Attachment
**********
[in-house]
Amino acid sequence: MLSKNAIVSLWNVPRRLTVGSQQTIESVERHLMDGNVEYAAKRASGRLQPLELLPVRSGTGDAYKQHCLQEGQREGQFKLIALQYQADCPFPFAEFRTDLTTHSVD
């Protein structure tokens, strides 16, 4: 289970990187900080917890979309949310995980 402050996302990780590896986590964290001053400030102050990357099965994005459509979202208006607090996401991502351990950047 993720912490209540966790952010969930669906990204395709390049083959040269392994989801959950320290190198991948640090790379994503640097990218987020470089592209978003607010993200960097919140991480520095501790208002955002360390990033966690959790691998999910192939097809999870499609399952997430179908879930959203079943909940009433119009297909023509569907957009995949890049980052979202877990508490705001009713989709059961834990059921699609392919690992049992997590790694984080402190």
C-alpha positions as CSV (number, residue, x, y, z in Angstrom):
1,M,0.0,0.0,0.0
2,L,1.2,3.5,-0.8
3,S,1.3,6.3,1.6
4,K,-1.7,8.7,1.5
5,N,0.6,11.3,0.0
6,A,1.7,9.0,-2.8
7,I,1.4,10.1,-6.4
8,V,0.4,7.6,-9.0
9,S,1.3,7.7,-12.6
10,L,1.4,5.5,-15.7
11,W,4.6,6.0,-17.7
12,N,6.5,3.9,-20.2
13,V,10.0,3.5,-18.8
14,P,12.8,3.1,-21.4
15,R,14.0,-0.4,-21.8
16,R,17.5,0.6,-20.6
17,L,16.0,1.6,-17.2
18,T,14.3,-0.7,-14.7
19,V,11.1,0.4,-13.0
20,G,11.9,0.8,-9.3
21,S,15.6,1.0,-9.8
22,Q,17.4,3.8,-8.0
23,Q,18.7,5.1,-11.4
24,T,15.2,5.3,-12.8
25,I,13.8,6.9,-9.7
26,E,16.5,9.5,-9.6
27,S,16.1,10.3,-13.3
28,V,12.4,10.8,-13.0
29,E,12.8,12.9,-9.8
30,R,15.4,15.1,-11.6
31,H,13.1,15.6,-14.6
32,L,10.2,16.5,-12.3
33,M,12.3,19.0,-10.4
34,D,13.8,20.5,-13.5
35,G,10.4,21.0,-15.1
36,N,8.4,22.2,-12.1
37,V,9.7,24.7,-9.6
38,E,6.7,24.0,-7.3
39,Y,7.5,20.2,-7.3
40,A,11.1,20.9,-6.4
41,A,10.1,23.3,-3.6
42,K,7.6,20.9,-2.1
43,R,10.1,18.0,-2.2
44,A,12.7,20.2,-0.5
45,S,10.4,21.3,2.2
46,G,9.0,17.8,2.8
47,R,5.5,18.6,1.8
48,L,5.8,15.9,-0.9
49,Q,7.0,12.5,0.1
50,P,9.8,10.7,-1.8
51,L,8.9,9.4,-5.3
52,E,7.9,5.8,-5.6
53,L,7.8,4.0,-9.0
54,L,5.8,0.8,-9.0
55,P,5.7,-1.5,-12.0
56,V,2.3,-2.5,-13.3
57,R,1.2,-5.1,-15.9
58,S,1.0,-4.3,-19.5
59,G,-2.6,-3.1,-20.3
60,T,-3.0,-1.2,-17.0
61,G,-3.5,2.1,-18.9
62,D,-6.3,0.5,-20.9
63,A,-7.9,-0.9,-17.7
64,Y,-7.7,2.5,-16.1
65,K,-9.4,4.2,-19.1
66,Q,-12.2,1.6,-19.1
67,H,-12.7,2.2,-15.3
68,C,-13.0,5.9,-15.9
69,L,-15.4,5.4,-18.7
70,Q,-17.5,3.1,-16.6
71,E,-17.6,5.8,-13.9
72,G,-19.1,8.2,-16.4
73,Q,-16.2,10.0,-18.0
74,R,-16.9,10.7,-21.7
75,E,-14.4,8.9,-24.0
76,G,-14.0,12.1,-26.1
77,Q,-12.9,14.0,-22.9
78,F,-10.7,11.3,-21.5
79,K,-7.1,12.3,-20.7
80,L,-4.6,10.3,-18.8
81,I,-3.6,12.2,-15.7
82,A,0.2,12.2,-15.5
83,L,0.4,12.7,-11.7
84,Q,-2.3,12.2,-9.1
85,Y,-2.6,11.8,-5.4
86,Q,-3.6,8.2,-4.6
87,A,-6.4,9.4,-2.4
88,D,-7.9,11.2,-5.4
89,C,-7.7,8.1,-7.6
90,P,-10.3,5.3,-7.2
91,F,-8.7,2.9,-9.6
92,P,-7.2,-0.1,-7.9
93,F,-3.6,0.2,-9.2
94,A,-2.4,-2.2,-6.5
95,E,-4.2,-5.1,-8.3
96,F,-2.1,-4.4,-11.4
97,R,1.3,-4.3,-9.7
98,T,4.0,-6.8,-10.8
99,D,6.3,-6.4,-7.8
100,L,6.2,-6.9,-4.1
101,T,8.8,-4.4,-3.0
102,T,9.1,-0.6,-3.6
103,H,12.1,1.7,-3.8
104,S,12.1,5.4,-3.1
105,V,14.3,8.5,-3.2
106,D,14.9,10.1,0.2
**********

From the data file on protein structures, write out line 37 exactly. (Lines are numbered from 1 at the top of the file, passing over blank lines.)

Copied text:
33,M,12.3,19.0,-10.4